We exist not to exist. Now, what does that really mean? Well, in simple terms, it means we are born to die. As grim as this unwanted reality sounds, it is the basis of why people do what they do and behave the way they do. Some live to enjoy that short moment and blissfully hope it doesn’t come sooner than later while others strive and prepare for that day with the hope they make an impact and leave a lasting impression.
That lasting impression, in turn, can be for good or bad reasons – often confused by the individual. Martyrs and suicide committers, for example, tend to feel that their unpleasant actions are doing a great cause to society and though their loved ones would beg to differ, it is the individual who decides whether that impact they leave behind is a good or terrible one.
One thing one learned in earlier days as undergraduates studying economics was that as individuals, we are mostly self-consumed and irrational. Some refer to it as being emotional (the need to be loved, pampered, jealousy and the thirst glory or hunger for recognition) – but all irrational traits to what ideal? After all, that is what separates us from machines and robots!
Living for the present is an inherent human attribute that is hard to change or condition.
We have so quickly moved on to adopt artificial intelligence without mastering our own level of intellect and compassion. I am certainly not advocating for a utopian state where everyone gets to the level of Albert Einstein. Emotional intelligence, however, unlike the more numerically rigid intelligence quotient, is inherent but can be honed or learned if one is willing. The problem with its adoption is that it takes effort – something not everyone is enthusiastic about like math, chemistry or gym class in high school.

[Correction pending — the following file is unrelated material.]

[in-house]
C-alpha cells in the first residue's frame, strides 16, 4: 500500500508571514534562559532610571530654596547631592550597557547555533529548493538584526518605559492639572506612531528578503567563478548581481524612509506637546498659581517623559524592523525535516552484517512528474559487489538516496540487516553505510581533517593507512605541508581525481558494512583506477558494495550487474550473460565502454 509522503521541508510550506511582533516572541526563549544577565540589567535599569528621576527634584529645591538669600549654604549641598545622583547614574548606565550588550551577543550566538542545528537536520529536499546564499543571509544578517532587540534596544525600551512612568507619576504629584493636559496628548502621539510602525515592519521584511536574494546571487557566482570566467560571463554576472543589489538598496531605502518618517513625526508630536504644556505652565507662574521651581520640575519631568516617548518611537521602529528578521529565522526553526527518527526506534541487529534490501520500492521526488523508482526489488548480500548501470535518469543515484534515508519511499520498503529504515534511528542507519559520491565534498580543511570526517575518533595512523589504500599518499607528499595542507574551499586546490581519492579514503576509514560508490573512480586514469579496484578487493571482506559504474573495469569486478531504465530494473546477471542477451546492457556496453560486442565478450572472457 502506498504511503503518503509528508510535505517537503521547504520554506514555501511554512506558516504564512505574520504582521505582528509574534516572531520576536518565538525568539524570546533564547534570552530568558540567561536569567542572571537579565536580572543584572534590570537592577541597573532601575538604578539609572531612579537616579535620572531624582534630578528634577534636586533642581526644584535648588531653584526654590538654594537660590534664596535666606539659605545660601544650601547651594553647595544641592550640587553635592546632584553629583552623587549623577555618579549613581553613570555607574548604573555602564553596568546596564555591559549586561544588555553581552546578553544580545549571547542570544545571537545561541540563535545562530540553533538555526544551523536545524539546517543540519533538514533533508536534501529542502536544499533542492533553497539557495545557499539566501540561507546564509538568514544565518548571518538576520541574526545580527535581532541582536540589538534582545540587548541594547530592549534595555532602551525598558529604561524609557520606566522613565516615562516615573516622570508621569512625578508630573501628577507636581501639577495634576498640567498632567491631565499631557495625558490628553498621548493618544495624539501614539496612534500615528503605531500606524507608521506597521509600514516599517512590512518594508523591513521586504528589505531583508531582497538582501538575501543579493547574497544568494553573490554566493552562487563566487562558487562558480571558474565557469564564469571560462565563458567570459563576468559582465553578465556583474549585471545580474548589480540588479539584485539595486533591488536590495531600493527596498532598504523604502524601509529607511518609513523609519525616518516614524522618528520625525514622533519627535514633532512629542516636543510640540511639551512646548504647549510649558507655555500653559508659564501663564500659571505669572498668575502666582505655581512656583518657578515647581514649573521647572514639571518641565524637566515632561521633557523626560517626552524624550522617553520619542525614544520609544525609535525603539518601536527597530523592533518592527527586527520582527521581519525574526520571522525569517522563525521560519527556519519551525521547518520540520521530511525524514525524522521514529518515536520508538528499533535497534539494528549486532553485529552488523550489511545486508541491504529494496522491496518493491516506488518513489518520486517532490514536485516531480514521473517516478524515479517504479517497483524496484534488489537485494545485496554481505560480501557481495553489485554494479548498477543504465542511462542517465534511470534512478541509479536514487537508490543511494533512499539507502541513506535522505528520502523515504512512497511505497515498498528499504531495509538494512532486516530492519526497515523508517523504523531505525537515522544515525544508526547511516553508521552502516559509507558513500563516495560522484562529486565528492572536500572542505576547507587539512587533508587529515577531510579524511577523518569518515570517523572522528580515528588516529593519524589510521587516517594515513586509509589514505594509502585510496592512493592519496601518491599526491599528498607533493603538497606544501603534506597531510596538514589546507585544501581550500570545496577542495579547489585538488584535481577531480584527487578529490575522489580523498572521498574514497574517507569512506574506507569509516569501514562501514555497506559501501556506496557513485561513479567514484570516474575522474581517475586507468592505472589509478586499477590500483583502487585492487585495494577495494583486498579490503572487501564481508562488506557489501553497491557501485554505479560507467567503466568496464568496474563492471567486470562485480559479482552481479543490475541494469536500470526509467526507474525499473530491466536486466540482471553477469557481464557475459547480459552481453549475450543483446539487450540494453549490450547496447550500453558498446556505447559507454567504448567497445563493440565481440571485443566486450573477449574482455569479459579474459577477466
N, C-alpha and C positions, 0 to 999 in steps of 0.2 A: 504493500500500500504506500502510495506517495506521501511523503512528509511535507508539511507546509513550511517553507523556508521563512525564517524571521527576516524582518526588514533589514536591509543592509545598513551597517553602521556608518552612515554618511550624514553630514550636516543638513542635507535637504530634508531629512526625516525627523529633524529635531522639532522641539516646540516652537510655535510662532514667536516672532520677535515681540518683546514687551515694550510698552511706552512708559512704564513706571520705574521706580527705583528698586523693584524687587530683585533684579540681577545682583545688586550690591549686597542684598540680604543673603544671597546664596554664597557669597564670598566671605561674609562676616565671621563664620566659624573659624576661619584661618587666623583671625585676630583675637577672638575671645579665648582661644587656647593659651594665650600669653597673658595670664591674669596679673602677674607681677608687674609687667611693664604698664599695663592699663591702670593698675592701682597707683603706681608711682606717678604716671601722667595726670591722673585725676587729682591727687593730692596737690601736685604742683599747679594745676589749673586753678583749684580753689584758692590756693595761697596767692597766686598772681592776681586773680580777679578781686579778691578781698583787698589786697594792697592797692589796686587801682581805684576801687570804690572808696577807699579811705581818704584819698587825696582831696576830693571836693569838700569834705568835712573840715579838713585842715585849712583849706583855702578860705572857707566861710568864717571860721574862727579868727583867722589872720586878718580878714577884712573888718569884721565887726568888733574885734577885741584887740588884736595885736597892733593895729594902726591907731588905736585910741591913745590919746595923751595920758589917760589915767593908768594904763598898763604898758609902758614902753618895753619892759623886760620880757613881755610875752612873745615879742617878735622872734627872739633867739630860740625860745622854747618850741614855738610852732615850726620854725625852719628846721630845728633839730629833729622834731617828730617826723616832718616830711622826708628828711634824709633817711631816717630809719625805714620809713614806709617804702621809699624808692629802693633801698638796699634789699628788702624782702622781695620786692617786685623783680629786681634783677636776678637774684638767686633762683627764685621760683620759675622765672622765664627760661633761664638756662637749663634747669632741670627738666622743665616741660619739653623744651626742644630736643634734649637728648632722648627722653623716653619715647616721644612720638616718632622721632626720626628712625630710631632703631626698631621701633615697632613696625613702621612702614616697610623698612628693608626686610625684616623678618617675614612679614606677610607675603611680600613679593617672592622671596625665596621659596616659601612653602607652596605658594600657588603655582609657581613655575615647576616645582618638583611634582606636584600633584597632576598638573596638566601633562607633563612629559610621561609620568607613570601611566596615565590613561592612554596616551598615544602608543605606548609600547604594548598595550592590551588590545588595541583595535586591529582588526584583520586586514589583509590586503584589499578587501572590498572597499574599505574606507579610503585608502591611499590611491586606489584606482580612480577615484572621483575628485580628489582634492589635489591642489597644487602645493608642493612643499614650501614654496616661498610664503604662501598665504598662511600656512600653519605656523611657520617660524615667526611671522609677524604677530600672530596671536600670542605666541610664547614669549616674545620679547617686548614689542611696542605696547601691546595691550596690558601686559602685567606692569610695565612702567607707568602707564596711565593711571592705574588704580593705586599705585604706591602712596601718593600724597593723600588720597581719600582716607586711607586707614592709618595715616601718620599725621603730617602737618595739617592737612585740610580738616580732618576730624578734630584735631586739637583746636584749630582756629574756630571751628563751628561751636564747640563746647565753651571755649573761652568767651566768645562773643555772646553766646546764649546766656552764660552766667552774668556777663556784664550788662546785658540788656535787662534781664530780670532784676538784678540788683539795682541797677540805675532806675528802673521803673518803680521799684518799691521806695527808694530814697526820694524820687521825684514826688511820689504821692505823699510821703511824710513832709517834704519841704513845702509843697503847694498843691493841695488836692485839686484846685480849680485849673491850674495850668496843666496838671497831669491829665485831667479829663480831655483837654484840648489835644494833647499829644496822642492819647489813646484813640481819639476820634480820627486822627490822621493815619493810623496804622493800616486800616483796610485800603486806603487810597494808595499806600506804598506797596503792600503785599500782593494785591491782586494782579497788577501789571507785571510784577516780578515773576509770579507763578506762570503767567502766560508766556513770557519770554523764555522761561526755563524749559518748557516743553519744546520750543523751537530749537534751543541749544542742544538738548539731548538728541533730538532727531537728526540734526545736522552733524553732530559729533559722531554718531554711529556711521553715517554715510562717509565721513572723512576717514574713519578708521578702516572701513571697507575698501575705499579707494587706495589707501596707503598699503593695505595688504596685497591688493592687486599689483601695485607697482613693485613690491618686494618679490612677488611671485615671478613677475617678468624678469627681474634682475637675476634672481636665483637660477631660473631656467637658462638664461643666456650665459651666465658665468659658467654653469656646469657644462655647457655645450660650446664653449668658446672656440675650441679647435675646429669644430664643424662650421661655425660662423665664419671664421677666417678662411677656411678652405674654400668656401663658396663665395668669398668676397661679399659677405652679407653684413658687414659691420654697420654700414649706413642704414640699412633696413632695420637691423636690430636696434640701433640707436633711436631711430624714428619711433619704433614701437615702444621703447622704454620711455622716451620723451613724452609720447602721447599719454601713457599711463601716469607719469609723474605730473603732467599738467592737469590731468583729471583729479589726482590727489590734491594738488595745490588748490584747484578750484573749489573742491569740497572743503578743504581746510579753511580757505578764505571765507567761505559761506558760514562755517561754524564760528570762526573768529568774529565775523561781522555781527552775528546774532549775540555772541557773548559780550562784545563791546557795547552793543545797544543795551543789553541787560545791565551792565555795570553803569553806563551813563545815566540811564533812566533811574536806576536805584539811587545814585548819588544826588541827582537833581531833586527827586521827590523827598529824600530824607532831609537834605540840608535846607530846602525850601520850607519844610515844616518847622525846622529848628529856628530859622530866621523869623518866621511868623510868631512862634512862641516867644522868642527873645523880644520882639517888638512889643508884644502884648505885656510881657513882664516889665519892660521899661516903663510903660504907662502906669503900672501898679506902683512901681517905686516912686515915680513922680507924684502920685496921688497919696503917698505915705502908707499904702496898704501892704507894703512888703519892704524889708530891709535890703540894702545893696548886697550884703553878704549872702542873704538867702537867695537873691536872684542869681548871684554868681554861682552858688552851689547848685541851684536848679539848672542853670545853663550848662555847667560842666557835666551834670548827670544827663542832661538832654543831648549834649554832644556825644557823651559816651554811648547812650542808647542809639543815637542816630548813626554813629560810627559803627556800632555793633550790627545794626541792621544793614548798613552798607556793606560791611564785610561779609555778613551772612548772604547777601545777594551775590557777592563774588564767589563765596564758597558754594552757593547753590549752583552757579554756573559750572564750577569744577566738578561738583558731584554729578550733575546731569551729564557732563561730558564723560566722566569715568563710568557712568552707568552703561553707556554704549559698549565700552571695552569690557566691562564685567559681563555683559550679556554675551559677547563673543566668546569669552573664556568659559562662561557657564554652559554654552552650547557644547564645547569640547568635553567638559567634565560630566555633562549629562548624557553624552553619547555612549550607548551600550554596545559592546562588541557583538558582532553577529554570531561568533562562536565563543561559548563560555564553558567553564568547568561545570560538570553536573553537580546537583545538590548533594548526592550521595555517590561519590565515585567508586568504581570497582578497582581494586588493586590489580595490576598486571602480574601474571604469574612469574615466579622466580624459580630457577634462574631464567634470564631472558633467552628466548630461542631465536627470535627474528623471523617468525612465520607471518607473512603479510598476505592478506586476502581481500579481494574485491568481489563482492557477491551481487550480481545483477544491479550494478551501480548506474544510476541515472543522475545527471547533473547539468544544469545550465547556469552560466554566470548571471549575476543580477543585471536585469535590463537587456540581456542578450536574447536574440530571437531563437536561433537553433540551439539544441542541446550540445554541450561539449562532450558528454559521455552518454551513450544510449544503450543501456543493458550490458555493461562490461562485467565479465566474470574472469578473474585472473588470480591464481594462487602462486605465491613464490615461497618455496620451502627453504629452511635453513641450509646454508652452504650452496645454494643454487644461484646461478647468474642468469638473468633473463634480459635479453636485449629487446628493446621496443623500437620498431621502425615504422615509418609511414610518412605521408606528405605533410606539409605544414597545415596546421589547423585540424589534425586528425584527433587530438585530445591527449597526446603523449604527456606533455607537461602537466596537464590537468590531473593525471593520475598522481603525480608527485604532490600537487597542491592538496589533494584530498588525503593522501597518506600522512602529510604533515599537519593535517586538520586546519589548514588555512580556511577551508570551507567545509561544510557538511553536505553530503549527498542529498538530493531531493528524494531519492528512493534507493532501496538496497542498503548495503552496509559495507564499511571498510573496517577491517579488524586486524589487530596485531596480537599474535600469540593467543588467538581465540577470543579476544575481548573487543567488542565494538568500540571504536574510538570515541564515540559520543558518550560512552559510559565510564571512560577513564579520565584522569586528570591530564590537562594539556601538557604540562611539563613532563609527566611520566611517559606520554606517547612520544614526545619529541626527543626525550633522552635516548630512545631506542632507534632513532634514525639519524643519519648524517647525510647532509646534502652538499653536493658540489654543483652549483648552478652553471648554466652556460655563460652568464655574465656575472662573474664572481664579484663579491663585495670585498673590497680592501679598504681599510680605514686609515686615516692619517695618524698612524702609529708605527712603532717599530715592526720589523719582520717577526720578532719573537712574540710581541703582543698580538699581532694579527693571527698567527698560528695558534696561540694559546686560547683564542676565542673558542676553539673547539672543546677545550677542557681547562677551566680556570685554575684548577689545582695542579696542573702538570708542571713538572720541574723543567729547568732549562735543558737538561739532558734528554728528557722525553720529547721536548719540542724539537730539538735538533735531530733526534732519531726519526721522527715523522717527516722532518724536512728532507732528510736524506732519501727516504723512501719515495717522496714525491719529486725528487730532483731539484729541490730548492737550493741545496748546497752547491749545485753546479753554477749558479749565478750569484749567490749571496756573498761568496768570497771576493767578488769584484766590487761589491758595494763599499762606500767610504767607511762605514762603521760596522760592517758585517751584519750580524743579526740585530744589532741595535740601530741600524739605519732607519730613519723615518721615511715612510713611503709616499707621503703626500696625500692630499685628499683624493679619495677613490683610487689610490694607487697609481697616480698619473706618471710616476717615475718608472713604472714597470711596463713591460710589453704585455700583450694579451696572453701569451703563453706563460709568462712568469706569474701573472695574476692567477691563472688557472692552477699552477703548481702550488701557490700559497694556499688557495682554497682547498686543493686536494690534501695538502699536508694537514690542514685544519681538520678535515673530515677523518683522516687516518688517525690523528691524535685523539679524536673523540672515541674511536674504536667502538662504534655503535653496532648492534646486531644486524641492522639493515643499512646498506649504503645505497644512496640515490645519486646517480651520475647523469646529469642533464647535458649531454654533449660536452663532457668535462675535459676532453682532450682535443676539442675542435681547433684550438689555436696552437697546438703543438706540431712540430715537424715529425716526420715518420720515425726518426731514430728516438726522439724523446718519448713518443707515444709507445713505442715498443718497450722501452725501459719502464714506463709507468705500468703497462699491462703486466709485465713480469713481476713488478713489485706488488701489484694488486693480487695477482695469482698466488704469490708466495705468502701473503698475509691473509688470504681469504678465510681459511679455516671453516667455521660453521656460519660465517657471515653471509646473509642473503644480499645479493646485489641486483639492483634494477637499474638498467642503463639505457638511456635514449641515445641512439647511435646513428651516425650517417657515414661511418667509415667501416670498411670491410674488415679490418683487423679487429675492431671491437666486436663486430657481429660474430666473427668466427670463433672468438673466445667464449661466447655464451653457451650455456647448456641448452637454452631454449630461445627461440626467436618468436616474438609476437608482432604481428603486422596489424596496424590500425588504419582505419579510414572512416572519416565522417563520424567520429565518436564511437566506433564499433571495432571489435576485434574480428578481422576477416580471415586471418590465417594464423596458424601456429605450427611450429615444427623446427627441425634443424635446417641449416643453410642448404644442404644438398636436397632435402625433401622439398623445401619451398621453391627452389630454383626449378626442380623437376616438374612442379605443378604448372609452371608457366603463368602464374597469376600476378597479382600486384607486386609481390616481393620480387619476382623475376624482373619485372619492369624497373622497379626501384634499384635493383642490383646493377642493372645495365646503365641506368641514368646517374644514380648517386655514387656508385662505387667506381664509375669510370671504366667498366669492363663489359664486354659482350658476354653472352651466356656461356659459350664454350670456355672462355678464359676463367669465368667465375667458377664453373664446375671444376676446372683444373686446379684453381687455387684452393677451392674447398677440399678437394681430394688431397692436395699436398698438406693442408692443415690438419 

If you have wondered why significantly less than 10 percent of the world owns all the riches and why currently we still must deal with world hunger, disease, and abject poverty, you must revisit the above notion of emotional intelligence. This is because one of its inherent traits is compassion – something most of those individuals don’t have or consciously try to avoid. Though this should be one of the obvious attributes that separate us from so-called beasts, which only have instincts to help with their decision-making processes, we still struggle to use it.
So while, sociopaths, psychopaths, dictators, and oppressors are no far from beasts with the lack of compassion that would even amaze the most ruthless animal predator if they had the consciousness to see what was going on in our world, they are lacking what we basically have mythologically termed – a soul.
This piece is however not to criticize or state the obvious about such people but to try to explain why they behave as they do.
Psychologists and sociologists alike perhaps need to revisit their curricula and amend it to focus more on this very important but often ignored characteristics in both faculties but to begin the analysis from the grassroots level – from childhood. The stigma of seeing a psychologist (whether it be clinical, child or industrial) would first need to be eradicated somehow for this to happen. These professions play a much larger role in shaping the world that we live in – a lot more than they may realize.
So you see, it is when we learn to be compassionate and more emotionally conscious, that the concept of sustainability and the conservation of funds, resources and nature itself for future generations becomes a reality – and not just a buzzword.